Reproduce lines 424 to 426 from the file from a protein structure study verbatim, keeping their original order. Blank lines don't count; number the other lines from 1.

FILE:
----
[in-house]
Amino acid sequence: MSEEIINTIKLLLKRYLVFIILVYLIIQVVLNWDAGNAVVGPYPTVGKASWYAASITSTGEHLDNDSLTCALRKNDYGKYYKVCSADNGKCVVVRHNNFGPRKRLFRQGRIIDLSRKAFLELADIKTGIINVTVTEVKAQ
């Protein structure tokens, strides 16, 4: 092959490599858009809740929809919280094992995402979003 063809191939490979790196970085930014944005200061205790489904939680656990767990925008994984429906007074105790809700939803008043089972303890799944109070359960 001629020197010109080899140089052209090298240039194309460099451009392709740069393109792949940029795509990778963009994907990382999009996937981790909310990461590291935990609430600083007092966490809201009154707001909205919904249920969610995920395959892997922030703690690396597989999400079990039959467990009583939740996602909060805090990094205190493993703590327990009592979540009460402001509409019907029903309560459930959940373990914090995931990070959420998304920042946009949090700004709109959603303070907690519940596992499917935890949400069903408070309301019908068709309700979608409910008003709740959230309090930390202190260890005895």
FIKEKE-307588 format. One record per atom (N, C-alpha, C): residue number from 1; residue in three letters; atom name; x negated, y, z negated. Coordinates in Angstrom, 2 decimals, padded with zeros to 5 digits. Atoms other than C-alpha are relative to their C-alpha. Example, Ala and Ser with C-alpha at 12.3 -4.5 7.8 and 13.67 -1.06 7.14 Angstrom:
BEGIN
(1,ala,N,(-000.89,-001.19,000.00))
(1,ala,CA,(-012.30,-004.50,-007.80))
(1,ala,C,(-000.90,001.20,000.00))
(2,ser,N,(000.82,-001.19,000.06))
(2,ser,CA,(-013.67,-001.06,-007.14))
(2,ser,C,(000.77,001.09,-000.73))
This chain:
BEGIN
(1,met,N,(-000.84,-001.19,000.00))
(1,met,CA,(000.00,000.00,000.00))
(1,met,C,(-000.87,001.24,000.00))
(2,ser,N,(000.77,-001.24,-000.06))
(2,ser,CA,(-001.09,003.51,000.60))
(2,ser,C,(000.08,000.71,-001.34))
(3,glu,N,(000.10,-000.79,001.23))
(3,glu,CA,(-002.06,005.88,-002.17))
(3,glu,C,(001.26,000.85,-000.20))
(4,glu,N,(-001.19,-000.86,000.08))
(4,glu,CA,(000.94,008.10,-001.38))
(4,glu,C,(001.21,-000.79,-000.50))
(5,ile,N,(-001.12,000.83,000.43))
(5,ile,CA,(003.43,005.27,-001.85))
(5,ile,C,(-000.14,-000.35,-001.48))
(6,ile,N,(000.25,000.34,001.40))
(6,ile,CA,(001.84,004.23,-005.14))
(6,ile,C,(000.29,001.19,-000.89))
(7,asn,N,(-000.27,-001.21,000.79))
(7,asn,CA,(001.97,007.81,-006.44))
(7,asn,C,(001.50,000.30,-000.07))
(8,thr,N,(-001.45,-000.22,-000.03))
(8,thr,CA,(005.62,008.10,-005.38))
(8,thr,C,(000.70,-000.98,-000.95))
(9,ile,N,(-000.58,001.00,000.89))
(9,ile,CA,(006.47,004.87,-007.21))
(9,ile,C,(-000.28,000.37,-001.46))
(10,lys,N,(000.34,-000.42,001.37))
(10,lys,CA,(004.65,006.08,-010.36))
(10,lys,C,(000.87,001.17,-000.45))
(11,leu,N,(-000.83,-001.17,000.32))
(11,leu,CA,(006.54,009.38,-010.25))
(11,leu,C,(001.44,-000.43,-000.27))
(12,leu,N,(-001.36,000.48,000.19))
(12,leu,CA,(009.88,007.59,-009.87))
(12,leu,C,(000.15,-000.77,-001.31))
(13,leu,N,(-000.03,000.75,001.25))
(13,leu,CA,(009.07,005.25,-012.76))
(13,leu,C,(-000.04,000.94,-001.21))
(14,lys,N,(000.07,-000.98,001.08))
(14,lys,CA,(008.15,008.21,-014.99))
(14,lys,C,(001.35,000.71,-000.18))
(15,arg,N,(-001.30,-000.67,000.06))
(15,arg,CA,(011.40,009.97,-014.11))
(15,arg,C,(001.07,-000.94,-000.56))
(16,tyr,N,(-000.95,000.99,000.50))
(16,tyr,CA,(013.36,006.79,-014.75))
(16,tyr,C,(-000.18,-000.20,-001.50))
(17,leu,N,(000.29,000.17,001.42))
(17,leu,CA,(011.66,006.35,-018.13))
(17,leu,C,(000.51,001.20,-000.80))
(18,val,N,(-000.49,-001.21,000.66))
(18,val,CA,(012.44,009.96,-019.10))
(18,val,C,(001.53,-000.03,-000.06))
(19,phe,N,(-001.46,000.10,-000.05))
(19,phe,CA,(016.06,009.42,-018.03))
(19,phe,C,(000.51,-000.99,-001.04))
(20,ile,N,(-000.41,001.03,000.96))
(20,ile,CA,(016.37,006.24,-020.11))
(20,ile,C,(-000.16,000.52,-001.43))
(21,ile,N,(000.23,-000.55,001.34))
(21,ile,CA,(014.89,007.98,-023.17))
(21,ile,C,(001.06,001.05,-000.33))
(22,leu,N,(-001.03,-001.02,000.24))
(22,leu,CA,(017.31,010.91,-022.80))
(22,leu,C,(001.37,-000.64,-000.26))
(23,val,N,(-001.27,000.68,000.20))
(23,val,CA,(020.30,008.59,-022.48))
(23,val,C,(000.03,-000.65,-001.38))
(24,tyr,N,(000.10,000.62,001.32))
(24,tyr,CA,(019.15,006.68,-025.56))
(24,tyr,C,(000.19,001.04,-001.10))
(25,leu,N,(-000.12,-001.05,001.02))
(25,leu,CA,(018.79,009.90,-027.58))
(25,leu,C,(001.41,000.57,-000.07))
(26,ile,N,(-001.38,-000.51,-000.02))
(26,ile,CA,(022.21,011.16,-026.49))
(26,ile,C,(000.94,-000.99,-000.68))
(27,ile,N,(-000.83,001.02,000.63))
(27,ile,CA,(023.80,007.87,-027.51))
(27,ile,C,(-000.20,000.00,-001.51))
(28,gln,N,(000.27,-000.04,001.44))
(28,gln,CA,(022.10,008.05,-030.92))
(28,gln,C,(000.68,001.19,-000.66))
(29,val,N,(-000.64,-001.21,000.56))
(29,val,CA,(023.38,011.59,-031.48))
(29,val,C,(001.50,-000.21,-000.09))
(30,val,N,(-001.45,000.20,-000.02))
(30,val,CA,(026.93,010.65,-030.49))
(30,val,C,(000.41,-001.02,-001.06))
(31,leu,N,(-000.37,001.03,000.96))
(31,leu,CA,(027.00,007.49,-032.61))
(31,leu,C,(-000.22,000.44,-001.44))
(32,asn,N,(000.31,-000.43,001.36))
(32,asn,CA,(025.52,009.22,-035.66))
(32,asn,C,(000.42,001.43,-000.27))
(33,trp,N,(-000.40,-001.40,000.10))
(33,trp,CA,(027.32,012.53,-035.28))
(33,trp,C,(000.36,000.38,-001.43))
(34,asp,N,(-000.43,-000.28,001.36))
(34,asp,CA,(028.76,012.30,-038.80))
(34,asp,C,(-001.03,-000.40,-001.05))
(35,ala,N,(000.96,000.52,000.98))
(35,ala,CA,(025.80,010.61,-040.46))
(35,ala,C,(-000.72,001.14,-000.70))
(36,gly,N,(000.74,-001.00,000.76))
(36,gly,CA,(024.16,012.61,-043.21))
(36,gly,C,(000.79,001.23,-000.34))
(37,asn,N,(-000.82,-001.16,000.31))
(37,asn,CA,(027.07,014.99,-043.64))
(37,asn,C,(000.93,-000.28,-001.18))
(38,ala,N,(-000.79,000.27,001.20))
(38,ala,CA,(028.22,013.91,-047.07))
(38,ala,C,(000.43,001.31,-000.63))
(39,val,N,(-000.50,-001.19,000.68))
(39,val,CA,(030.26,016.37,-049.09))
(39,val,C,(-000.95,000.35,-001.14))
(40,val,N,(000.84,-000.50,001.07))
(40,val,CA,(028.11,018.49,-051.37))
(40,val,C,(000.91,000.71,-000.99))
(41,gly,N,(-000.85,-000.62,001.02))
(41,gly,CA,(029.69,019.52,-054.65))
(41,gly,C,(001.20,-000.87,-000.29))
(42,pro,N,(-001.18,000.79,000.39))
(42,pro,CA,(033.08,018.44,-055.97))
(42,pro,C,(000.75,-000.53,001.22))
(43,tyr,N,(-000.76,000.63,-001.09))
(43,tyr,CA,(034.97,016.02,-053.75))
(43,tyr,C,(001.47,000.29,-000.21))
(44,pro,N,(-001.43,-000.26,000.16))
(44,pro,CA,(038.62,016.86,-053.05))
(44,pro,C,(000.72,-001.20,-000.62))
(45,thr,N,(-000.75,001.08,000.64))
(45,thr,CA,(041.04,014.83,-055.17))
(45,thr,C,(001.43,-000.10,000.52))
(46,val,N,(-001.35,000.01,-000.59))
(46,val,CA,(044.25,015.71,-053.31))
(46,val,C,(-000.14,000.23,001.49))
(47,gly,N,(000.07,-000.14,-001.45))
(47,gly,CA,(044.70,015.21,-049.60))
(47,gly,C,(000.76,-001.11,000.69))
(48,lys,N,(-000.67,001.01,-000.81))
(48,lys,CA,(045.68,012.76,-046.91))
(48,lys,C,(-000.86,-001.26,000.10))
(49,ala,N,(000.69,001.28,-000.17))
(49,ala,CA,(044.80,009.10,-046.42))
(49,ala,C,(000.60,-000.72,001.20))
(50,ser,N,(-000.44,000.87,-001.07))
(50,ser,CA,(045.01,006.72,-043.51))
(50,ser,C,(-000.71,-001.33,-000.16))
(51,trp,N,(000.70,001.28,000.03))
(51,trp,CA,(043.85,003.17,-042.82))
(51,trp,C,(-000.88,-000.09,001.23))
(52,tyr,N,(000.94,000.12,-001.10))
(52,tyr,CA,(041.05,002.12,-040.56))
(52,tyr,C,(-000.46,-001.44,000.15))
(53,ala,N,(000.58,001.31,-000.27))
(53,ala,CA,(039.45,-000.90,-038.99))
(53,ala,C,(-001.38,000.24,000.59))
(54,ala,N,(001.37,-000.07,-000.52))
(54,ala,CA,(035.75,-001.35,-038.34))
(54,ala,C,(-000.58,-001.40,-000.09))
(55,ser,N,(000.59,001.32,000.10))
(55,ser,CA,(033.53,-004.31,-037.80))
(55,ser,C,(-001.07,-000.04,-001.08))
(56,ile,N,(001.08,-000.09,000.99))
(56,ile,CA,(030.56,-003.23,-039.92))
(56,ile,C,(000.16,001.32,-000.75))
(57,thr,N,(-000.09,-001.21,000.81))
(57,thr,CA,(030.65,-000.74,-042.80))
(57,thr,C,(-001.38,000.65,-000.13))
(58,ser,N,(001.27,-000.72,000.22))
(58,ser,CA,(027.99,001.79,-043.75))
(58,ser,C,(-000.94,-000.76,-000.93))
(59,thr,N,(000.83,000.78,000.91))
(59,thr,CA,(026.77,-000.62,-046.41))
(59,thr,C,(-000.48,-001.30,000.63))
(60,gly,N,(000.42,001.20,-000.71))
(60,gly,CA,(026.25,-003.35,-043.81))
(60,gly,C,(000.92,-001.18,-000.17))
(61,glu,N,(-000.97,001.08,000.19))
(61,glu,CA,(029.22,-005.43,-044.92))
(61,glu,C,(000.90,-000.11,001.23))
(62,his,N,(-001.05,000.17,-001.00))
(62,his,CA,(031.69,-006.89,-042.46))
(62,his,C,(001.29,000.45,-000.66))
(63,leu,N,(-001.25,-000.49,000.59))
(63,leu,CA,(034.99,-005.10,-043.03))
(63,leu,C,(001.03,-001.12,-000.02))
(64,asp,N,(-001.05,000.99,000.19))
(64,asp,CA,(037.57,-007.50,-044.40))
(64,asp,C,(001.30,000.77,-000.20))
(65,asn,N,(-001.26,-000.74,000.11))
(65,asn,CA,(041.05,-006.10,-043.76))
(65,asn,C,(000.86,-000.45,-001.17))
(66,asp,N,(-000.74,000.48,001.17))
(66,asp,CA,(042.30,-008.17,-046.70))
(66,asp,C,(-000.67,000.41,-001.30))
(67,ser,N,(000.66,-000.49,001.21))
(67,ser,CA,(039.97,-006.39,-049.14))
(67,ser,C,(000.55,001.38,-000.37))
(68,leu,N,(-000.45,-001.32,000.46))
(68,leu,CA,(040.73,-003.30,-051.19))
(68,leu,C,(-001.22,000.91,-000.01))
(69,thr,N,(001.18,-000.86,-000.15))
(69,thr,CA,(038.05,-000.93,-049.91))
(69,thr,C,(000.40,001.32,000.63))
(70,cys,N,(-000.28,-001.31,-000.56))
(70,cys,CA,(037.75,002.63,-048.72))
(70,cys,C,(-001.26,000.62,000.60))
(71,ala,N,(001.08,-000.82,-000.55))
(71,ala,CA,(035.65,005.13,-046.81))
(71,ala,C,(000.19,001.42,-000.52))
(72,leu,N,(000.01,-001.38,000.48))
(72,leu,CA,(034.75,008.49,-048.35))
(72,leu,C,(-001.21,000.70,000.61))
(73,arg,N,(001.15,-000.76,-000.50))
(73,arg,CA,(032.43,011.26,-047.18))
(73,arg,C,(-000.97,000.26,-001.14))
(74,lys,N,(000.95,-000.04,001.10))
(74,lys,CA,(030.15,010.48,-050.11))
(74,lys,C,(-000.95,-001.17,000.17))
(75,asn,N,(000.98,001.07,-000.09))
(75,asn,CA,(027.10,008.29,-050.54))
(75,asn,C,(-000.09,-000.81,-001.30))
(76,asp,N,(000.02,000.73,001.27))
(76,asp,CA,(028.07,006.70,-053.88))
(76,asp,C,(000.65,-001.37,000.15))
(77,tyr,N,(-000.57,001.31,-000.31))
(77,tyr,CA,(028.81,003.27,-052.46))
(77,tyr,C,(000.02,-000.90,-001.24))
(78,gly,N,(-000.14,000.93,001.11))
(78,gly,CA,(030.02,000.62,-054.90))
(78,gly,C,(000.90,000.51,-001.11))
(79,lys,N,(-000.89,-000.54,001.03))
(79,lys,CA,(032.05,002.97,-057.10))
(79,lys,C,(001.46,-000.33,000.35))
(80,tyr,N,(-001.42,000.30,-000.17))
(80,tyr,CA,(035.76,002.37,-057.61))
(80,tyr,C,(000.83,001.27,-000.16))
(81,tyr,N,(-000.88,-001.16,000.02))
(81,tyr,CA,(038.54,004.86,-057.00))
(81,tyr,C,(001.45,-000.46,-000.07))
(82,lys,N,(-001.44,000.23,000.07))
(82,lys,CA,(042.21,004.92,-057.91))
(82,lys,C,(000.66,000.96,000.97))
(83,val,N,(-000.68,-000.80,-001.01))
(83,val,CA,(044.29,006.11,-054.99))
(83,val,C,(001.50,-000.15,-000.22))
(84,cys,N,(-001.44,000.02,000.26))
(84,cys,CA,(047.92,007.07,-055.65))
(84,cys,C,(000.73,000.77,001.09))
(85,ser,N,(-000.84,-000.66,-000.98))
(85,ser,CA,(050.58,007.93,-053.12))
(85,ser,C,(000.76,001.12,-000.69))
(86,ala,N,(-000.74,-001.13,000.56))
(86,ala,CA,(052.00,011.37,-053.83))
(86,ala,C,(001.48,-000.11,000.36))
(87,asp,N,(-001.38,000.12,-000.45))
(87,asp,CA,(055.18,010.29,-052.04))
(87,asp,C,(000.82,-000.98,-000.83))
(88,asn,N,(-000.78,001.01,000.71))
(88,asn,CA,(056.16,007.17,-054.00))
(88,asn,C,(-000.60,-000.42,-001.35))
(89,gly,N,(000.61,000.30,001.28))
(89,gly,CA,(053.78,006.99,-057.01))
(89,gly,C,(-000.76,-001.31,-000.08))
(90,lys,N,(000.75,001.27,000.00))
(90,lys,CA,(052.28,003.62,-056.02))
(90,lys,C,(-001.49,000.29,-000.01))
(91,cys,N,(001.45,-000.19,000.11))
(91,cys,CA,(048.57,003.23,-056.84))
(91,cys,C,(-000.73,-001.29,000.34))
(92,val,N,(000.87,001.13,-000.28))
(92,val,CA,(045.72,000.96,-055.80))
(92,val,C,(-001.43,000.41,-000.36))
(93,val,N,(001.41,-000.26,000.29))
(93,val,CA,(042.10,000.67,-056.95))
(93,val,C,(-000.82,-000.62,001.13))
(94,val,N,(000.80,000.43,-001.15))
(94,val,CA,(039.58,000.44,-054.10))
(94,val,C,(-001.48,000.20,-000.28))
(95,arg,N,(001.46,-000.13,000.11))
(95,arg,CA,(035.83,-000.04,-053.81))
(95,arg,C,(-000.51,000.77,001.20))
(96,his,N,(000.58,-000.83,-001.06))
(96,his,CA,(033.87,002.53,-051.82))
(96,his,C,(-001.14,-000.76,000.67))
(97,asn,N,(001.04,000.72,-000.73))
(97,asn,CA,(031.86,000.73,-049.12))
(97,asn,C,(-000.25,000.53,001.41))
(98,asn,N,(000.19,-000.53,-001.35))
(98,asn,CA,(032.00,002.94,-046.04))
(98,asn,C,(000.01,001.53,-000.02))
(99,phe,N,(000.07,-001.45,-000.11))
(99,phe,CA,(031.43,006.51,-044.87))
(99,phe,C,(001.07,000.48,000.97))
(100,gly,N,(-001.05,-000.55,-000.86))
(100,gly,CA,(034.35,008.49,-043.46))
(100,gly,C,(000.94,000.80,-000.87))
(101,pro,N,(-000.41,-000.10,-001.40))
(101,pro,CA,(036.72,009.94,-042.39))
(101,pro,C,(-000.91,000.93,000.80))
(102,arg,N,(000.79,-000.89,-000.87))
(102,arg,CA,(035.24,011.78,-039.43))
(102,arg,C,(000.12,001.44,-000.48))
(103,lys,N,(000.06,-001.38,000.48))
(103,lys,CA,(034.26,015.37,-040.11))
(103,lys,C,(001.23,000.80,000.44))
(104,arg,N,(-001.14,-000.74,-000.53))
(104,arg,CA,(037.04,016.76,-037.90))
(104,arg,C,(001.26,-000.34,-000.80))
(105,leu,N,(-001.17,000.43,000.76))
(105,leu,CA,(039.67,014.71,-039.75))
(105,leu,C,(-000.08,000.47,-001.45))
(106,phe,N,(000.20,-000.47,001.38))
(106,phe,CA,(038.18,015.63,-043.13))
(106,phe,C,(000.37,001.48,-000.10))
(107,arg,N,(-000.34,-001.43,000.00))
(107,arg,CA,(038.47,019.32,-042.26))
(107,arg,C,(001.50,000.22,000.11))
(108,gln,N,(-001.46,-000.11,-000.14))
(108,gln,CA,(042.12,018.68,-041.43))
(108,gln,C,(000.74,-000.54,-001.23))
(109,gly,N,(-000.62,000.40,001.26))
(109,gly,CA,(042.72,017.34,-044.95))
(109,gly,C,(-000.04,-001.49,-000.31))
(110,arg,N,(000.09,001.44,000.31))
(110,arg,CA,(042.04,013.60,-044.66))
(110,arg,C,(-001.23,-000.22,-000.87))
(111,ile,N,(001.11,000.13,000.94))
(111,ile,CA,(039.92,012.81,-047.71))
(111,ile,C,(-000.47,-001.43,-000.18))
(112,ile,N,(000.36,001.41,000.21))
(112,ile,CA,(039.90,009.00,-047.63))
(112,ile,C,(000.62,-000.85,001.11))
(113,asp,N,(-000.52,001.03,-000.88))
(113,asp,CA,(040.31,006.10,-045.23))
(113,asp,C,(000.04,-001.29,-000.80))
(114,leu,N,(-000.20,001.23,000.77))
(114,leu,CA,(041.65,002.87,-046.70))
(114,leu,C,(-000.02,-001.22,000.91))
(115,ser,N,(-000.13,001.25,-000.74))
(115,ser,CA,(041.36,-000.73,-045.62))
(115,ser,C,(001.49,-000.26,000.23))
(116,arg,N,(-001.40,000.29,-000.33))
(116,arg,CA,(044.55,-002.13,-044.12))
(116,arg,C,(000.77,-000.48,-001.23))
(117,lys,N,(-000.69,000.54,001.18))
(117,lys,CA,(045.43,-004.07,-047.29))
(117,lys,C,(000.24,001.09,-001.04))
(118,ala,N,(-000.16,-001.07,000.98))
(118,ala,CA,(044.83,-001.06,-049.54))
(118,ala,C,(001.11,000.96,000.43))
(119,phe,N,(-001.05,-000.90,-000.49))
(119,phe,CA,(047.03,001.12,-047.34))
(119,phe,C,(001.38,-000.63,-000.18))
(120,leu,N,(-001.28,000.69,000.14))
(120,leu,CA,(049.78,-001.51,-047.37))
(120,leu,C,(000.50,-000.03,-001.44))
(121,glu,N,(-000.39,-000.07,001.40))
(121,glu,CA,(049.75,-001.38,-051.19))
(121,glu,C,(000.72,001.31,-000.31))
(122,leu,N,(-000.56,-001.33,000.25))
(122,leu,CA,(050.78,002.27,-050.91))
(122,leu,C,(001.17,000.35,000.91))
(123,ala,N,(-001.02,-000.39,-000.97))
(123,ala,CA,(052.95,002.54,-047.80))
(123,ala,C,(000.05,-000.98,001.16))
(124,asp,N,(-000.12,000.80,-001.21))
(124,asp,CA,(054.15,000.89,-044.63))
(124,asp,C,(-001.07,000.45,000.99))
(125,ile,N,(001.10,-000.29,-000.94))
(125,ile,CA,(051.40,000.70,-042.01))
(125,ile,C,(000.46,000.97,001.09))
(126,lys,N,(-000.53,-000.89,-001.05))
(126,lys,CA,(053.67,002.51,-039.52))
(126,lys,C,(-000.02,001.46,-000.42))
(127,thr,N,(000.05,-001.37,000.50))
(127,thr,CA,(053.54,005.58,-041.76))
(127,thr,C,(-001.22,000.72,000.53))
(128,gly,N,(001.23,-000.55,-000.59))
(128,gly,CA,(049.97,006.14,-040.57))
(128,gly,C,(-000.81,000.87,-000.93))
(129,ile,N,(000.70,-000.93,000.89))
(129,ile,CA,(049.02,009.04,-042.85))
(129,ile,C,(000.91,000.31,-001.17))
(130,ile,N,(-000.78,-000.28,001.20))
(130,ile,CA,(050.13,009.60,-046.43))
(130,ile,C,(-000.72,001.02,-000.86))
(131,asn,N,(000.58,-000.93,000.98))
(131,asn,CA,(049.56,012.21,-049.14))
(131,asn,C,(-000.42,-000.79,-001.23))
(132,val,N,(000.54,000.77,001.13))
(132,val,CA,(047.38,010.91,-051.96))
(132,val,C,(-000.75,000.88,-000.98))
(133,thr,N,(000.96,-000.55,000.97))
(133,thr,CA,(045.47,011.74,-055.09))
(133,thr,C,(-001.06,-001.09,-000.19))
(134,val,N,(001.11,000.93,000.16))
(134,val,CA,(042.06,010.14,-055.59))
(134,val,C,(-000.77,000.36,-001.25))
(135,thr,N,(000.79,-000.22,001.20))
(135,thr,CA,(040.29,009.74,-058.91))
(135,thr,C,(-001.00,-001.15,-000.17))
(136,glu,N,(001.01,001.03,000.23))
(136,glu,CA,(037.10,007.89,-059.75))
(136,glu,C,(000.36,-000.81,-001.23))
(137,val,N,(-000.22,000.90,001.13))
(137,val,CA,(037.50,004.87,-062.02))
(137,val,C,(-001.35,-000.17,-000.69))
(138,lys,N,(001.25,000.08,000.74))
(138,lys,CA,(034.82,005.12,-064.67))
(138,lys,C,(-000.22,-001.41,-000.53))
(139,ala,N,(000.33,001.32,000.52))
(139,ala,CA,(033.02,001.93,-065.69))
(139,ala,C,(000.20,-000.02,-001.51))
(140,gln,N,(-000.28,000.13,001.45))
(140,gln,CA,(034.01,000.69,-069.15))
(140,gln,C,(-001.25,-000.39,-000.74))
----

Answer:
(137,val,C,(-001.35,-000.17,-000.69))
(138,lys,N,(001.25,000.08,000.74))
(138,lys,CA,(034.82,005.12,-064.67))